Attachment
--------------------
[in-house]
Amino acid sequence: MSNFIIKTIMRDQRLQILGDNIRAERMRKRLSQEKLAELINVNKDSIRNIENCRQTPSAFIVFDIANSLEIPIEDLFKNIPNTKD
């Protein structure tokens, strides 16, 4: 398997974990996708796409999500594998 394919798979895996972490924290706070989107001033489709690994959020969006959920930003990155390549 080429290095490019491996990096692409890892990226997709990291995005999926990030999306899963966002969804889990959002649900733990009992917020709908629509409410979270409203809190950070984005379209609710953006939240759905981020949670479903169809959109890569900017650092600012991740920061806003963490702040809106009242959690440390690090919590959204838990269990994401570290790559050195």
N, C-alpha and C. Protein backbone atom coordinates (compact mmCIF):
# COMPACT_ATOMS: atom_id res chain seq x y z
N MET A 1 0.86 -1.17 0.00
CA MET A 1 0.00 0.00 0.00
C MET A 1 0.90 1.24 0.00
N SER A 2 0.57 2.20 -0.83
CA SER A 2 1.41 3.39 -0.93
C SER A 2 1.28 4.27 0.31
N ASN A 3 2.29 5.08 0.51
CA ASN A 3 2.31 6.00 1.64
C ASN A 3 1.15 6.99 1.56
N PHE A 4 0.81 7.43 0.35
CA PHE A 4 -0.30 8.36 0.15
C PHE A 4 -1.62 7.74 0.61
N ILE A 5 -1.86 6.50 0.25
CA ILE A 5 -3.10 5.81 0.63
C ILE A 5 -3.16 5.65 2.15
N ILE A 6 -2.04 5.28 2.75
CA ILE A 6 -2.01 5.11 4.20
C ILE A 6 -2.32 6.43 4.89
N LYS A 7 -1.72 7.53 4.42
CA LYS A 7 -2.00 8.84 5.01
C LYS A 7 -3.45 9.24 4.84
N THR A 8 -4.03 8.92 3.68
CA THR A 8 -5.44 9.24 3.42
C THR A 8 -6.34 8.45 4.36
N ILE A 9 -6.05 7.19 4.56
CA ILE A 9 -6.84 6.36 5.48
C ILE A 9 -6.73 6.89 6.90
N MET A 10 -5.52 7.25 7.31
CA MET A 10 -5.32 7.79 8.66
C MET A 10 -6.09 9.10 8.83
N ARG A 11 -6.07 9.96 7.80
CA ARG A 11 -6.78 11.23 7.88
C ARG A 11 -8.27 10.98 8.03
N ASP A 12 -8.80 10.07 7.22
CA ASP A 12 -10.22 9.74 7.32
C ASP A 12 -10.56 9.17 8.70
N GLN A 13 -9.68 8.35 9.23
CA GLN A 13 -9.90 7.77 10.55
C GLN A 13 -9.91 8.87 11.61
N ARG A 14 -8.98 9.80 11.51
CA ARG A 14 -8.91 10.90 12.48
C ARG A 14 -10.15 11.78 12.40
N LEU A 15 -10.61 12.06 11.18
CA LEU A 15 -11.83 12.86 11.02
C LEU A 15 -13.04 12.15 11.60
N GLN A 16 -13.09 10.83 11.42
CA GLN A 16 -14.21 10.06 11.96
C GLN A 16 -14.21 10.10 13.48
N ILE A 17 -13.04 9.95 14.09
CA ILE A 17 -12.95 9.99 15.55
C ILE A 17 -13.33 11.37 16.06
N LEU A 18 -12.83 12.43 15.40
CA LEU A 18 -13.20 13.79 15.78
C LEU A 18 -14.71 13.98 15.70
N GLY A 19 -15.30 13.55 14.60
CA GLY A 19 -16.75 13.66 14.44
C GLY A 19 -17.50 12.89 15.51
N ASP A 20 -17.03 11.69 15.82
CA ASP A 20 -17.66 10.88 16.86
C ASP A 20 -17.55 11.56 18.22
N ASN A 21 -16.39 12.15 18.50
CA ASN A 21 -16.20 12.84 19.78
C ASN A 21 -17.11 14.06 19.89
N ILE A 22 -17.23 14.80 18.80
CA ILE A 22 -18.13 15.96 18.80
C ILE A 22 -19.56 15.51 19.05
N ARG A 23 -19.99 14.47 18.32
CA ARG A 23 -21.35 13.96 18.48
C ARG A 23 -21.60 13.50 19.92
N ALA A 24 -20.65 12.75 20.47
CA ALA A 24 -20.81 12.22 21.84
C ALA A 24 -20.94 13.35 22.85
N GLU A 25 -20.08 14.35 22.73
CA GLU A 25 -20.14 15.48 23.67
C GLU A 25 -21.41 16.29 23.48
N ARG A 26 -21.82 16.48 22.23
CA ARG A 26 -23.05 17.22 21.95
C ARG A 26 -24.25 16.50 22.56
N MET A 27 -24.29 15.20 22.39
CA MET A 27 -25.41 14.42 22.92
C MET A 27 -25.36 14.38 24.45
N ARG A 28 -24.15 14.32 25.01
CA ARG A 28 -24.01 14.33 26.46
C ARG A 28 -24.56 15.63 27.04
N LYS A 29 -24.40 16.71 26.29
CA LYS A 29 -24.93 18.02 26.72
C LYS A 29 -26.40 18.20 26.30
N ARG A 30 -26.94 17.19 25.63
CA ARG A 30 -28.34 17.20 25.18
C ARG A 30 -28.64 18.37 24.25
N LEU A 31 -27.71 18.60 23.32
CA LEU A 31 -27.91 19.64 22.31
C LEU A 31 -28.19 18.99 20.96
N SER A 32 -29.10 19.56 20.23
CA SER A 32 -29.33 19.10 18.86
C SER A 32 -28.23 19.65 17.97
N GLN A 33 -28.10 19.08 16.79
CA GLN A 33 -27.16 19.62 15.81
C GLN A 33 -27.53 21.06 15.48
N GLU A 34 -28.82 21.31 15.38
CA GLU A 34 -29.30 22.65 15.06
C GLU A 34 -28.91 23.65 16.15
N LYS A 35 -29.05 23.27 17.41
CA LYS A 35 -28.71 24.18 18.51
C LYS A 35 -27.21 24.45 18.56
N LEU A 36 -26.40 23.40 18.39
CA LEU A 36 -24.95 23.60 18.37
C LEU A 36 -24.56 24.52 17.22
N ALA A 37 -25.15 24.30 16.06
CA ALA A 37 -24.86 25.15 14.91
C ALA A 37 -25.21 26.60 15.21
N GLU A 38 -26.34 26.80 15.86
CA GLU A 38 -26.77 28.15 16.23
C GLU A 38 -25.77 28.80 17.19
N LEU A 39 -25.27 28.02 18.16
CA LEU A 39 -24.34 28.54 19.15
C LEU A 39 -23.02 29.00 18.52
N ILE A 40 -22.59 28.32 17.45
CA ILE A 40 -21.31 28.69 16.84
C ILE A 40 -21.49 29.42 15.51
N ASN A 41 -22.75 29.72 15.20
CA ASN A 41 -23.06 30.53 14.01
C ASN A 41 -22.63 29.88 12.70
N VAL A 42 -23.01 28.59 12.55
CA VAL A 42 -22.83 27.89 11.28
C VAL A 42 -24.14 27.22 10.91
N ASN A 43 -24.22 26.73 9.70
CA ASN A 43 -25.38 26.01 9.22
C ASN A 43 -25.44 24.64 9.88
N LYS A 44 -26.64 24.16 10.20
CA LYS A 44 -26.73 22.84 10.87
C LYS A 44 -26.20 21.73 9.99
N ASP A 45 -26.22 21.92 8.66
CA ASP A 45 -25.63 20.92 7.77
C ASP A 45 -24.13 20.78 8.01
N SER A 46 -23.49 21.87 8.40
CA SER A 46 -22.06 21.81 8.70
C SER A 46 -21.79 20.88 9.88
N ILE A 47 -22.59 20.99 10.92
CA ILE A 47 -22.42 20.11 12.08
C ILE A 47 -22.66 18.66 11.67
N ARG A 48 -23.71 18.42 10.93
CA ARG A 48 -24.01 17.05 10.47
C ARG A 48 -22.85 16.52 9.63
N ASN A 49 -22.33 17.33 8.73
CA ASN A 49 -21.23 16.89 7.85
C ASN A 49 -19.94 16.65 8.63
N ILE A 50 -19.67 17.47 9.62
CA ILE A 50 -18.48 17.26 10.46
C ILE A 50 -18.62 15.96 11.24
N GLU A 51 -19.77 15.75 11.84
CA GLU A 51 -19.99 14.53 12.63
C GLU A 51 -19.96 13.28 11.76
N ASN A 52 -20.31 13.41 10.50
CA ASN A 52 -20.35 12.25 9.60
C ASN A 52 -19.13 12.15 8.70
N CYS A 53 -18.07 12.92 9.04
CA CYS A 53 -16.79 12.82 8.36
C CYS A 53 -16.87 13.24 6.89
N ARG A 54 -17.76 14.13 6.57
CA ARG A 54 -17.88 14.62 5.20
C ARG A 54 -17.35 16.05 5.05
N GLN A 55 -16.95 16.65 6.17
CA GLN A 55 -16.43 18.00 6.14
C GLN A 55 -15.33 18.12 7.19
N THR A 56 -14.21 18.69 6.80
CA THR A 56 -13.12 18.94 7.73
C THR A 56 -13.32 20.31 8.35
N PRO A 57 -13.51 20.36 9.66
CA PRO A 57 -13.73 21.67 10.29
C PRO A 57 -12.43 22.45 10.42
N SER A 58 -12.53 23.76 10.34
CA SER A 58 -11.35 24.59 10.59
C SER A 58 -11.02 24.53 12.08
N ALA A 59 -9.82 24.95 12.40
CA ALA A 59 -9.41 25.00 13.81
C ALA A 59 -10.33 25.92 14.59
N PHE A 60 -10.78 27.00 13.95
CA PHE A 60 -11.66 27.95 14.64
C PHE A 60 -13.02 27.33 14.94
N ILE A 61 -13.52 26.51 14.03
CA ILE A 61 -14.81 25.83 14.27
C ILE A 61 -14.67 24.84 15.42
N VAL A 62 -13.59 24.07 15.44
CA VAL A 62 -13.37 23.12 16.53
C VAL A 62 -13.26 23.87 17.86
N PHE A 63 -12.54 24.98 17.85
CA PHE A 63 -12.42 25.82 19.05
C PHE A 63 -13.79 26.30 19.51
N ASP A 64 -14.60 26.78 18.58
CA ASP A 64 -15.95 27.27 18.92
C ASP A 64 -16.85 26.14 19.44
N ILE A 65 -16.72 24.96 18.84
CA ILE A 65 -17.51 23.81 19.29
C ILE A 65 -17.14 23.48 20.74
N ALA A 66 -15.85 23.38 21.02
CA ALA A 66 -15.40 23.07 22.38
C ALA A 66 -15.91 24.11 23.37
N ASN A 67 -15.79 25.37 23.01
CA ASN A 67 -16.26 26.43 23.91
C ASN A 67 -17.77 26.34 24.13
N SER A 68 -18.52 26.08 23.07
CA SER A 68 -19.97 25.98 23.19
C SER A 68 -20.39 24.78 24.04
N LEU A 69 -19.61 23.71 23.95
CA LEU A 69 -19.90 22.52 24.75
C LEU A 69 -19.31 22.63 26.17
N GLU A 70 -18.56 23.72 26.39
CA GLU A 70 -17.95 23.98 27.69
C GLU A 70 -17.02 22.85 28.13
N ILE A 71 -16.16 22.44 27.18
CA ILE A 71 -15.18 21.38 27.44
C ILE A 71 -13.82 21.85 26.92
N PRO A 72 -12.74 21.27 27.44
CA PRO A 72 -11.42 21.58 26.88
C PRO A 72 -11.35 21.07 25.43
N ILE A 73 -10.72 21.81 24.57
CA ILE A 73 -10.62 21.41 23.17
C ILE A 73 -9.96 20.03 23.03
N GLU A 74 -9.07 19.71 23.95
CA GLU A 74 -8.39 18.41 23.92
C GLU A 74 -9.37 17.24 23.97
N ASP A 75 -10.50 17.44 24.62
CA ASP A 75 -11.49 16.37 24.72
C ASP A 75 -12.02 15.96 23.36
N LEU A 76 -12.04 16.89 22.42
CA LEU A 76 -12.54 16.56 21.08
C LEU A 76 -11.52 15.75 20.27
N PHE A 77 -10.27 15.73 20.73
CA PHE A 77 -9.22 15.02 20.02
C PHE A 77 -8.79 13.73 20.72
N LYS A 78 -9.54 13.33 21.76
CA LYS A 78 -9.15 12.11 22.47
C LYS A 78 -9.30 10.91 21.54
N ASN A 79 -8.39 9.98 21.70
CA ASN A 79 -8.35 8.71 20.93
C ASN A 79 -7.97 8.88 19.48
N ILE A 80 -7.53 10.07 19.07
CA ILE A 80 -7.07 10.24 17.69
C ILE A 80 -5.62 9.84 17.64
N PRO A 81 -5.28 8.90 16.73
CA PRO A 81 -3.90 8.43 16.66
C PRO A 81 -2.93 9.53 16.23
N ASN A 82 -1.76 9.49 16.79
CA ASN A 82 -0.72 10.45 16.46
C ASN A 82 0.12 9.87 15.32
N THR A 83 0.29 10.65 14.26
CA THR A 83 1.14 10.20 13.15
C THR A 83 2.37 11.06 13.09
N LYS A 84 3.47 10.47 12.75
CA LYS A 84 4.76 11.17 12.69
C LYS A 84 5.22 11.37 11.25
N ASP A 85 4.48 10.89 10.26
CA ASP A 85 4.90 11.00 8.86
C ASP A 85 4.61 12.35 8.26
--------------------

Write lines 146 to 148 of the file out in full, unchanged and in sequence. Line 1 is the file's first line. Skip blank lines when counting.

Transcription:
C ILE A 47 -22.66 18.66 11.67
N ARG A 48 -23.71 18.42 10.93
CA ARG A 48 -24.01 17.05 10.47